The profile of those new to the Red Cross: unemployed woman with dependent children

Red Cross volunteers in Madrid

Red Cross volunteers in Madrid

Red Cross has attended the Community of Madrid more than 266,000 people in the first year of pandemic, during which the average profile of the new people assisted is that of a “44-year-old woman, with dependent children and unemployed”.

This month marks one year since the launch of the ‘Red Cross Respond Plan’ against covid-19, which represents “the largest mobilization of resources, capacities and people in the history of the Red Cross”, and that has allowed to serve 3.7 million people throughout Spain, offering more than 3.2 million responses and responding to some 93,000 requests via the web.

All this work has been possible thanks to the involvement of 11,375 volunteers from Madrid, of which 60% are women, with an average age of 36 years and undergraduate studies, while throughout Spain the number of volunteers amounts to 66,960 people.

The Red Cross also highlights that seven out of ten volunteers who have participated in the Responde Plan are newcomers after the outbreak of the coronavirus, and during that period more than 336,600 hours of voluntary action.

By areas of action, the Red Cross intervention in Relief Work has reached 134,700 people (50.5% women), with more than 246,370 responses of assistance, delivery of goods, mobilization, accompaniment and, mainly, conducting antigen tests.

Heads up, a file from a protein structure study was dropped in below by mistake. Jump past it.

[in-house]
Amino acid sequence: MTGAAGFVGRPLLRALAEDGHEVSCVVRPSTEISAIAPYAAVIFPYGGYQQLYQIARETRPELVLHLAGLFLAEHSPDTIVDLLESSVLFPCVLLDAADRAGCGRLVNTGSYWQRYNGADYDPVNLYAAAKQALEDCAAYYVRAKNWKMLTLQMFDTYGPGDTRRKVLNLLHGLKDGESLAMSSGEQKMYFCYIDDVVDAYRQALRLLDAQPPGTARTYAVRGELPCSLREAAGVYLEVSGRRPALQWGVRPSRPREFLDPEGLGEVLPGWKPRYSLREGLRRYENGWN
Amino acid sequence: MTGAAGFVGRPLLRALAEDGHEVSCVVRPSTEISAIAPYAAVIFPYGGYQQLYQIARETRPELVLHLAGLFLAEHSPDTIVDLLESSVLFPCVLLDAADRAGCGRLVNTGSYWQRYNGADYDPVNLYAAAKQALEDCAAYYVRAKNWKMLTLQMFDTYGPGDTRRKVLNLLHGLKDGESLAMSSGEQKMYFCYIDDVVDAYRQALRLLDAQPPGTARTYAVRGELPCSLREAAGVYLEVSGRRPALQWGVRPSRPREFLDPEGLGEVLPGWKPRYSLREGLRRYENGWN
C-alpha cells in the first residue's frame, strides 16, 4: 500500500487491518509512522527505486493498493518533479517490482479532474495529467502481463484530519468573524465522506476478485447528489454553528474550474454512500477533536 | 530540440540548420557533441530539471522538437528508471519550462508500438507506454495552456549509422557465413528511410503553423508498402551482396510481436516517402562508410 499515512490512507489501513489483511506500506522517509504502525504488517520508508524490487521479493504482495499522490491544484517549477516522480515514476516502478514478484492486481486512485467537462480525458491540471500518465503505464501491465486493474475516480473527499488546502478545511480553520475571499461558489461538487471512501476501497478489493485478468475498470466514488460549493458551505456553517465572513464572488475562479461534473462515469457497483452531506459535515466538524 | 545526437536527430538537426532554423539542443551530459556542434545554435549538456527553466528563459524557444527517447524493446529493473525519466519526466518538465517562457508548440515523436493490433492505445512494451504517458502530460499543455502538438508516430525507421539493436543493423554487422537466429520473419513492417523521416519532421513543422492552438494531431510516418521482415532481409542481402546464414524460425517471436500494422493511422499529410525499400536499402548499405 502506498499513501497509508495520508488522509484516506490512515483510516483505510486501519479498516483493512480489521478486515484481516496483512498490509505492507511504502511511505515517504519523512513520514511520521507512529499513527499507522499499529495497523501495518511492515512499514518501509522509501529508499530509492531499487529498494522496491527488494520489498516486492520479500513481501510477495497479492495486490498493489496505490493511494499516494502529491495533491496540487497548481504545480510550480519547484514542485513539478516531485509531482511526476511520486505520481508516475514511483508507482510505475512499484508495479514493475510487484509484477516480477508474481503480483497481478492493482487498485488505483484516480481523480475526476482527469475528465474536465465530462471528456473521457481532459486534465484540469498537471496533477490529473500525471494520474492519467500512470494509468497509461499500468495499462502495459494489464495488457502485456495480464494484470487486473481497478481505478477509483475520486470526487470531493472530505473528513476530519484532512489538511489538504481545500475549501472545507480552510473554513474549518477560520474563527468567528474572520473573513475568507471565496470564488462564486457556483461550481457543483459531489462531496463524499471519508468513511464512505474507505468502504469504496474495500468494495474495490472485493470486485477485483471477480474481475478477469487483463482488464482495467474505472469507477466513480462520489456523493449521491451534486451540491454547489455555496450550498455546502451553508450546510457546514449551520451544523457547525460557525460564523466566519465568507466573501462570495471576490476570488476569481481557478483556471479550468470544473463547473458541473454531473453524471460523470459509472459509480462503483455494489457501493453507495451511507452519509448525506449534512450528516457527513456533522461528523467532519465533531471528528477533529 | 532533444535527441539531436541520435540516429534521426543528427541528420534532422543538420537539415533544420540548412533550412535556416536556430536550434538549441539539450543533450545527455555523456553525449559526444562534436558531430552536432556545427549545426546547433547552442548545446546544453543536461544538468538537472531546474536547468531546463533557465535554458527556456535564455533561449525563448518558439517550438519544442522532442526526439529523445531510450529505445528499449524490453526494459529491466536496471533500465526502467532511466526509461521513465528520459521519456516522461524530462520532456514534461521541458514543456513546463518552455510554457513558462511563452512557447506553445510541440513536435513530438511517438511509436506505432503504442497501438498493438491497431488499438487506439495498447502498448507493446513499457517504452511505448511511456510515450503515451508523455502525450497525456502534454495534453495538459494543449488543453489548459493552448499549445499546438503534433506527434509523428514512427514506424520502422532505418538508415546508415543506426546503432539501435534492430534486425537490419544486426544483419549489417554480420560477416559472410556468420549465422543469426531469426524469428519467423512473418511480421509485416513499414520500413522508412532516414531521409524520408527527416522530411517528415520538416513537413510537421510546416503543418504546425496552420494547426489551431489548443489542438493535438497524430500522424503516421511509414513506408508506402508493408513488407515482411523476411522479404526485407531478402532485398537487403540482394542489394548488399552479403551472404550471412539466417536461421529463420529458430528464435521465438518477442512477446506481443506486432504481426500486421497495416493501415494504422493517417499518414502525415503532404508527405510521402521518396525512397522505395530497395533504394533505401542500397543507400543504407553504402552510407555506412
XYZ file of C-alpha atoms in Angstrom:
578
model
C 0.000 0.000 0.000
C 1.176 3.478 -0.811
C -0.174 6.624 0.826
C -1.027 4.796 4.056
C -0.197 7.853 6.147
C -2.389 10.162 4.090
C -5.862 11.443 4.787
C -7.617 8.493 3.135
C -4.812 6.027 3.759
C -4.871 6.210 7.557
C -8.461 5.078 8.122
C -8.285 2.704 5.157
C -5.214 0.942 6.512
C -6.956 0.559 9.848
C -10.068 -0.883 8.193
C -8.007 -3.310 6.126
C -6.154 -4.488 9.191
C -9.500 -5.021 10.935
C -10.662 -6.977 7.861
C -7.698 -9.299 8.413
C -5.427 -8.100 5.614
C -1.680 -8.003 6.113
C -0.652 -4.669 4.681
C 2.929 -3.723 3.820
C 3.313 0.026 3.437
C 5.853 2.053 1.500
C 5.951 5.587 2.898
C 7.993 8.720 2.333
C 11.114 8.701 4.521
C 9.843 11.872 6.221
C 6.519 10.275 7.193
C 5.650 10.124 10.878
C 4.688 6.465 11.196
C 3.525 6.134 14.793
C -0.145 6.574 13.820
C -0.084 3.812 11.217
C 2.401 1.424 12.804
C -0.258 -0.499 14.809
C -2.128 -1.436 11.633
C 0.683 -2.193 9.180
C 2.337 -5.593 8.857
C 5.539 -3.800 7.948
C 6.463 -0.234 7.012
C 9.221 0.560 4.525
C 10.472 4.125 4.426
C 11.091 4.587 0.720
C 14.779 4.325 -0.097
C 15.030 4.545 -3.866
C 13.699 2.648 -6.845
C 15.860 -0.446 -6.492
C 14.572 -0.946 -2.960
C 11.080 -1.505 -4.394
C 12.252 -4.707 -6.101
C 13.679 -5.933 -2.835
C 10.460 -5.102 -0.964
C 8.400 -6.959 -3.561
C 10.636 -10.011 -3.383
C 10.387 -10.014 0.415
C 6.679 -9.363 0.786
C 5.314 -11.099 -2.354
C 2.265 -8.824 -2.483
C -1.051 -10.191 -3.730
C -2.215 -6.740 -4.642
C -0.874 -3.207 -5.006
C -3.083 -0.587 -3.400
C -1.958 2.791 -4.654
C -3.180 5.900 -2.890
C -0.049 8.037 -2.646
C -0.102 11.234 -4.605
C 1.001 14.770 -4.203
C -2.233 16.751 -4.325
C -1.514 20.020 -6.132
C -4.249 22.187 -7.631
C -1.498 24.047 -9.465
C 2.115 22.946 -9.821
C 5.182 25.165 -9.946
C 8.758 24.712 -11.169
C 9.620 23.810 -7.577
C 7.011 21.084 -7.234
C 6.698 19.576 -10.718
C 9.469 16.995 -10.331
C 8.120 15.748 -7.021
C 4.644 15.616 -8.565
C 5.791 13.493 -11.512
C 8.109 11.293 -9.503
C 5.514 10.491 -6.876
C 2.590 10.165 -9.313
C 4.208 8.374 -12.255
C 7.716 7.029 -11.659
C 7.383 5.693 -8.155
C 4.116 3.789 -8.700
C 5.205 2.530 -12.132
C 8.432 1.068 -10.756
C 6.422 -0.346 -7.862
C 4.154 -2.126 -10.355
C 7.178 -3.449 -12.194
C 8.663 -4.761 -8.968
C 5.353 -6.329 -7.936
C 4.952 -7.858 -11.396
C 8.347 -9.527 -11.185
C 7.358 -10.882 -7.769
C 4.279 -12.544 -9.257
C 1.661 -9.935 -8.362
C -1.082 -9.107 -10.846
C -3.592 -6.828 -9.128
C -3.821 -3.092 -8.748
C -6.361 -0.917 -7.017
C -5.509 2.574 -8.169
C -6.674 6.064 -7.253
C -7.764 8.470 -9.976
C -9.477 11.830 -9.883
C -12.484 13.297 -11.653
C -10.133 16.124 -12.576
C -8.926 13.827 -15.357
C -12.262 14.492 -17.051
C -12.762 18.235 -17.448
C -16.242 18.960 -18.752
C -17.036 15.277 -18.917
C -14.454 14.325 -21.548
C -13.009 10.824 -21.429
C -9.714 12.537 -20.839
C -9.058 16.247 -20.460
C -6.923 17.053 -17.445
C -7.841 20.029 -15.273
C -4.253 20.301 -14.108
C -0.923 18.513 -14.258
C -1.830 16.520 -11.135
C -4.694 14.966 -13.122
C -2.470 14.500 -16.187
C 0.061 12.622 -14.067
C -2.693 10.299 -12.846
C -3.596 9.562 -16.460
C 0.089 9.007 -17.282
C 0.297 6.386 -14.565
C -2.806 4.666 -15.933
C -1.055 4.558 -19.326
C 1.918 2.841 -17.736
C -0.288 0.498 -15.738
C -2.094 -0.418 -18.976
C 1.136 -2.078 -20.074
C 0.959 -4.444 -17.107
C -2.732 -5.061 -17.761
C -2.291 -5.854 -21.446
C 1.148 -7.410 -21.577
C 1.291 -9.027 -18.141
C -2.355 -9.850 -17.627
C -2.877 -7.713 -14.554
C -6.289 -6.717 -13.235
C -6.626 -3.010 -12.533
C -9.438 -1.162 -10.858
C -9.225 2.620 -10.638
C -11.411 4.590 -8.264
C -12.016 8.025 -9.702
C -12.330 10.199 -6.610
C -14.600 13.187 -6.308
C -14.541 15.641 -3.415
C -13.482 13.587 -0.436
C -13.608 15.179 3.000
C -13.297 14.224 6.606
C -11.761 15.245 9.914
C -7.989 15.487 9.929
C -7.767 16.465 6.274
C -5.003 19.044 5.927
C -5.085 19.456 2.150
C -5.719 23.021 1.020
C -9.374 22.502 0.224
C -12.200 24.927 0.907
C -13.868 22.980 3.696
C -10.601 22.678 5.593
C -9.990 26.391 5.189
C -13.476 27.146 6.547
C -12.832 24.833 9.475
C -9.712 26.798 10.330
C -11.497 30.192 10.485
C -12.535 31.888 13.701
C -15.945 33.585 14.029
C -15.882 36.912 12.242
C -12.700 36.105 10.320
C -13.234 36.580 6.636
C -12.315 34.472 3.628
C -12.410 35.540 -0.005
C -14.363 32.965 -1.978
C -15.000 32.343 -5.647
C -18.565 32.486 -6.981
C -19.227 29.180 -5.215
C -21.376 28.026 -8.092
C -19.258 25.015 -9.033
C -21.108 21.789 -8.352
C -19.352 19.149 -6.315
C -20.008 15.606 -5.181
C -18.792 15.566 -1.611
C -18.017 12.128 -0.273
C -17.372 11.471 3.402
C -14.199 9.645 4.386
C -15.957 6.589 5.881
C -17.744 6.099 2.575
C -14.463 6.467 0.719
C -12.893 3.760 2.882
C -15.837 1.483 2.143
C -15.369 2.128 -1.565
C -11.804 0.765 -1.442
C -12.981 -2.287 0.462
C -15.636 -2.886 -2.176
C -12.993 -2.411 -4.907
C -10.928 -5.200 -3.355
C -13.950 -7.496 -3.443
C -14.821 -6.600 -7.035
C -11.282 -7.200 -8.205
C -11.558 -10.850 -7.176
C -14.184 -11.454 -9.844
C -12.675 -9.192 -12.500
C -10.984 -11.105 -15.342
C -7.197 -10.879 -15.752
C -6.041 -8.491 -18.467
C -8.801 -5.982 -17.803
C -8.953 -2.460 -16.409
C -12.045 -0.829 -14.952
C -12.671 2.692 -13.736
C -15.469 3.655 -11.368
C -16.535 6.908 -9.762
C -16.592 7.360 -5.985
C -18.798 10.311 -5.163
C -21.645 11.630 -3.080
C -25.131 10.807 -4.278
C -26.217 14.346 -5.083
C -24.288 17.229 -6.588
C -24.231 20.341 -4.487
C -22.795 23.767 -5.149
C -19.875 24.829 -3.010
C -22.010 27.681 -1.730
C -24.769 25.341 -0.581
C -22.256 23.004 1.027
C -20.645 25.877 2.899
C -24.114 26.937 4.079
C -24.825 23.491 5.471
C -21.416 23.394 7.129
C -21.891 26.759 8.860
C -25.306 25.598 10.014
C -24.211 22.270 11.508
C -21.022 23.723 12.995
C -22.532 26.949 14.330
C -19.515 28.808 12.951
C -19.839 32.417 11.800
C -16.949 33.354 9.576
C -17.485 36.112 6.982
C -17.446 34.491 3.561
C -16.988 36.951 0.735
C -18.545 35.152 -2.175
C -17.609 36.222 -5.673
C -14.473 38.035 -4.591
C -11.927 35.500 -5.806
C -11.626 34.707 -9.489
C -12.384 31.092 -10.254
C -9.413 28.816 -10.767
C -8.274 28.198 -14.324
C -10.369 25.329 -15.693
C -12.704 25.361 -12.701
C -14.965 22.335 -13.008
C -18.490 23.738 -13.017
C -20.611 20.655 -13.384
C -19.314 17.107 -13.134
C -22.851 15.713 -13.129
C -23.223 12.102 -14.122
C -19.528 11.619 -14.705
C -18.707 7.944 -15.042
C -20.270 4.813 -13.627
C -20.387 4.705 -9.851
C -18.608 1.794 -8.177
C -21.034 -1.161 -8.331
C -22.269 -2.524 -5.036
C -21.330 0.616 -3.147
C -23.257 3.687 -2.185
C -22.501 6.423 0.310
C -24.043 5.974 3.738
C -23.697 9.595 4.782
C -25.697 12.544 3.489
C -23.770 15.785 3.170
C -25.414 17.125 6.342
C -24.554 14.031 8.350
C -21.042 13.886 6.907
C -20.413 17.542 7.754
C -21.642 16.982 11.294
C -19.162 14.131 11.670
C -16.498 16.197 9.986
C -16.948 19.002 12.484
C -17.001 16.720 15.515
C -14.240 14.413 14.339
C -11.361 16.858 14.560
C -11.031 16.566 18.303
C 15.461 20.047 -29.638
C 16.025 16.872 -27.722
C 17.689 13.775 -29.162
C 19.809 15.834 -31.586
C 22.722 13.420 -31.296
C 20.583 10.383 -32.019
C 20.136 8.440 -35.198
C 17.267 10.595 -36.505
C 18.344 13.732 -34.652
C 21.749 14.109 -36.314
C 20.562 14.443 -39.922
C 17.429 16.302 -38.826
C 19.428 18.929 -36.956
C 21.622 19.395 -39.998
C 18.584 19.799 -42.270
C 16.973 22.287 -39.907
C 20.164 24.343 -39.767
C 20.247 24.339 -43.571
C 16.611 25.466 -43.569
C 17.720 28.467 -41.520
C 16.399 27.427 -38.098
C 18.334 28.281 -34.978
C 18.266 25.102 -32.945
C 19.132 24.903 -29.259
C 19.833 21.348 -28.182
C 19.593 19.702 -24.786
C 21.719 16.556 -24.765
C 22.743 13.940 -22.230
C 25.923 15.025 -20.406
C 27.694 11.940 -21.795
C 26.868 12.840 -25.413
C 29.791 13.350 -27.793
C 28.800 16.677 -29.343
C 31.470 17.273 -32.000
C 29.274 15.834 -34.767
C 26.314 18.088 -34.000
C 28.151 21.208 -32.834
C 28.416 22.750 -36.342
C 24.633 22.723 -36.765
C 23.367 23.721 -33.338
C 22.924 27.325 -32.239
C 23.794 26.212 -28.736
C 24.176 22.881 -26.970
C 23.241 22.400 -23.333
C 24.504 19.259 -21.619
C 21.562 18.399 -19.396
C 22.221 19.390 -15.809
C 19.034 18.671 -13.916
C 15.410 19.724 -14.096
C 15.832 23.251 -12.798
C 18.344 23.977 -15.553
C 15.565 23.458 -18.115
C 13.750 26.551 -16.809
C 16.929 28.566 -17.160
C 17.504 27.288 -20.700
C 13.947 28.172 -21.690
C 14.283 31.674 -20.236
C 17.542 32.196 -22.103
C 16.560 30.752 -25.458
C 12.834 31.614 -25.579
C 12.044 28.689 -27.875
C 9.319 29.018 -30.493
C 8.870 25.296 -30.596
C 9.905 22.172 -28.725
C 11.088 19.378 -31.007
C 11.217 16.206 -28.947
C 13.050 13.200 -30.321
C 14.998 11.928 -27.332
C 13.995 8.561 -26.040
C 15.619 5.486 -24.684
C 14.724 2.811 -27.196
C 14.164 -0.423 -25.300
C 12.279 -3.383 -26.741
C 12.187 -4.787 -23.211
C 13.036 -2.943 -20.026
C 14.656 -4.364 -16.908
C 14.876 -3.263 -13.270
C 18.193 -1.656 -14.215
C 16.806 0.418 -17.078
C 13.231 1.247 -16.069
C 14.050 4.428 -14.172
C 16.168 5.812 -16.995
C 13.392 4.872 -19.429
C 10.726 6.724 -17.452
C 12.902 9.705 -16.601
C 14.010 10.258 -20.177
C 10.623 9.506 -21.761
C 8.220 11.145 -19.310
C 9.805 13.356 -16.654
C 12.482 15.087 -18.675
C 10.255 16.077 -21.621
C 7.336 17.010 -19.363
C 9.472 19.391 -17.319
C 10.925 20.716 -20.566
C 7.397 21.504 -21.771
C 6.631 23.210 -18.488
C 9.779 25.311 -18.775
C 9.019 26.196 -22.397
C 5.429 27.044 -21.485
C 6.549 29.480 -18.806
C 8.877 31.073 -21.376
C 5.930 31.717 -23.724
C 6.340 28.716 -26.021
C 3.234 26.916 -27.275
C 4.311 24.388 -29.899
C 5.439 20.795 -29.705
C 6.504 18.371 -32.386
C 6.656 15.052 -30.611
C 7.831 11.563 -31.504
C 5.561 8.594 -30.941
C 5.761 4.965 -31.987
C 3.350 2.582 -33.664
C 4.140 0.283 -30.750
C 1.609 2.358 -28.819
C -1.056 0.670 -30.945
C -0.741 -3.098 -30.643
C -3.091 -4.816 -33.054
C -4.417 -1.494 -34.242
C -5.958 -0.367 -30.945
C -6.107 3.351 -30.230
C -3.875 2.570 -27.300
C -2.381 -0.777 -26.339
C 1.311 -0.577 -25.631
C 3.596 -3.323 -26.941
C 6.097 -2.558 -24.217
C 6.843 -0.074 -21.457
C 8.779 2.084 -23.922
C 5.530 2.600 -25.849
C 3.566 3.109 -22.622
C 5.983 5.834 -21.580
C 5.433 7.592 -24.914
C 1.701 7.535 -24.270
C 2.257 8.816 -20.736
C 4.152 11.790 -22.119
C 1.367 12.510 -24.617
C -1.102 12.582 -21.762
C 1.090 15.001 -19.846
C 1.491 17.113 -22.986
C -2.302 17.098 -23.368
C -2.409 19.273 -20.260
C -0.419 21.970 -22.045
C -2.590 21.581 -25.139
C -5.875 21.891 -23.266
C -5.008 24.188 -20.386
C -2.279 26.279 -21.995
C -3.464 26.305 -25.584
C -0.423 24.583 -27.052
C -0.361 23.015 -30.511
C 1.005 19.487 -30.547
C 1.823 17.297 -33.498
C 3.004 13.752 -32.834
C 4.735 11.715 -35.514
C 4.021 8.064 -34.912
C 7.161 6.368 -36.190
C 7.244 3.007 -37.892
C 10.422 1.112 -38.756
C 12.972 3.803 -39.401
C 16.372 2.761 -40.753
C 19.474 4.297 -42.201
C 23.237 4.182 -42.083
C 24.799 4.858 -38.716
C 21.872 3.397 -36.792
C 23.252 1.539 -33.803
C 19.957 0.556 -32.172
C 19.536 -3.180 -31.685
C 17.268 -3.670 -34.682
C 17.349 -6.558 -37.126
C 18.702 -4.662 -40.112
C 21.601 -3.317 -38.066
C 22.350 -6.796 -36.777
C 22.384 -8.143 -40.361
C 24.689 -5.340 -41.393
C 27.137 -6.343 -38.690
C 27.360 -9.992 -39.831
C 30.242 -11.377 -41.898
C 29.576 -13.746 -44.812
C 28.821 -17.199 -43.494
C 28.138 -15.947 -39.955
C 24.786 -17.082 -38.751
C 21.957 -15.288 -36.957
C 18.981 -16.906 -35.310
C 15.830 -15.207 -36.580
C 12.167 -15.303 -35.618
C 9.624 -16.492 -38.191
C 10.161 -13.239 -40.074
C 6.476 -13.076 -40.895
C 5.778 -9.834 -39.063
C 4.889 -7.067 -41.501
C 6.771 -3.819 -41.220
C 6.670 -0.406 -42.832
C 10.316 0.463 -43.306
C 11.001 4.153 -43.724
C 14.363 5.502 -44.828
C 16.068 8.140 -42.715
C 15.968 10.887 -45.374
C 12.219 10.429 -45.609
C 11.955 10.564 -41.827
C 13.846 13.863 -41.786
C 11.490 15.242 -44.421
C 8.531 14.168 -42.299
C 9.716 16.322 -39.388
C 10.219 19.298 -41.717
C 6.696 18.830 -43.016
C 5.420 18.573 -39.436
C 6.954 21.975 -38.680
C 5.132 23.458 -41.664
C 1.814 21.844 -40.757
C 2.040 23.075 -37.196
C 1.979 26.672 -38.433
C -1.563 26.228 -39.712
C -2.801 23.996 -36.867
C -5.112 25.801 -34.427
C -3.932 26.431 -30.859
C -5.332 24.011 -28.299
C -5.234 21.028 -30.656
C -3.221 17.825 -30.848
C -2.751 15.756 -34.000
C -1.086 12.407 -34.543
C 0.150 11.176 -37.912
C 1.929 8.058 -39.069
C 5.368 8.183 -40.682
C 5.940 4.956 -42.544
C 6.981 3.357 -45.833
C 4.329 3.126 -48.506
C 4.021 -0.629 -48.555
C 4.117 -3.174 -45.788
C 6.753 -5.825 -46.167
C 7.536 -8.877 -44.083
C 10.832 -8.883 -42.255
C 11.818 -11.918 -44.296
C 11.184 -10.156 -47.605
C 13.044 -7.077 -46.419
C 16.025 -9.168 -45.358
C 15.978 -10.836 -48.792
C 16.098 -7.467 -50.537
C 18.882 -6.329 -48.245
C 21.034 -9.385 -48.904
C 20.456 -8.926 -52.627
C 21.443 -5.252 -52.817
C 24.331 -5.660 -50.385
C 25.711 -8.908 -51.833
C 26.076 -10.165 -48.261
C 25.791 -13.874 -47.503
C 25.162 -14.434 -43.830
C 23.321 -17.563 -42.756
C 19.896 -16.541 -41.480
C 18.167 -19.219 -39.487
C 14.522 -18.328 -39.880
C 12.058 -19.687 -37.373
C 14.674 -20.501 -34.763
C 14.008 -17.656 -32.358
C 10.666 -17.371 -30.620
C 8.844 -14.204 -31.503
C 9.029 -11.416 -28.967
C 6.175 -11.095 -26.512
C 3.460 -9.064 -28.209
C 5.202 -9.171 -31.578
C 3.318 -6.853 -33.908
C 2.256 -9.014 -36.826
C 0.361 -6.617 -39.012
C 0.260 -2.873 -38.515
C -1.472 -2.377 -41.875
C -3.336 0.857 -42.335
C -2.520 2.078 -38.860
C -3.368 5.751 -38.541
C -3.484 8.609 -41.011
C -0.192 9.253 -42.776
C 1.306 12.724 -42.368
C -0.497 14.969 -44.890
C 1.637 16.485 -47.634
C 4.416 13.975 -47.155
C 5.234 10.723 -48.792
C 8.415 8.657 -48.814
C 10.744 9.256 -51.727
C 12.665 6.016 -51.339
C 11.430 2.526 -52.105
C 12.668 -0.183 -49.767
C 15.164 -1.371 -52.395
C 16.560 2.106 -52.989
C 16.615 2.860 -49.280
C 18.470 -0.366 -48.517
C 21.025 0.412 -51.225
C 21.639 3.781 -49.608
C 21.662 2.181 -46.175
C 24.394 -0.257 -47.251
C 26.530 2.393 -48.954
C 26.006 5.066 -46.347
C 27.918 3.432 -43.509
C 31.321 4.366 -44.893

Since last May, in collaboration with the Community of Madrid, The Red Cross has carried out 125,755 antigen tests to the general population, emergency personnel, Justice and Interior personnel, and special education centers.

In social inclusion, the basic needs of more than 88,700 people (63.6% women) were met, among other care provided in different areas related to energy poverty, school support and job orientation.

Various devices have been put into operation, in collaboration with the Community of Madrid, for the care for homeless people and families in a situation of residential exclusion derived from the pandemic, from which more than 1,000 people have been treated.


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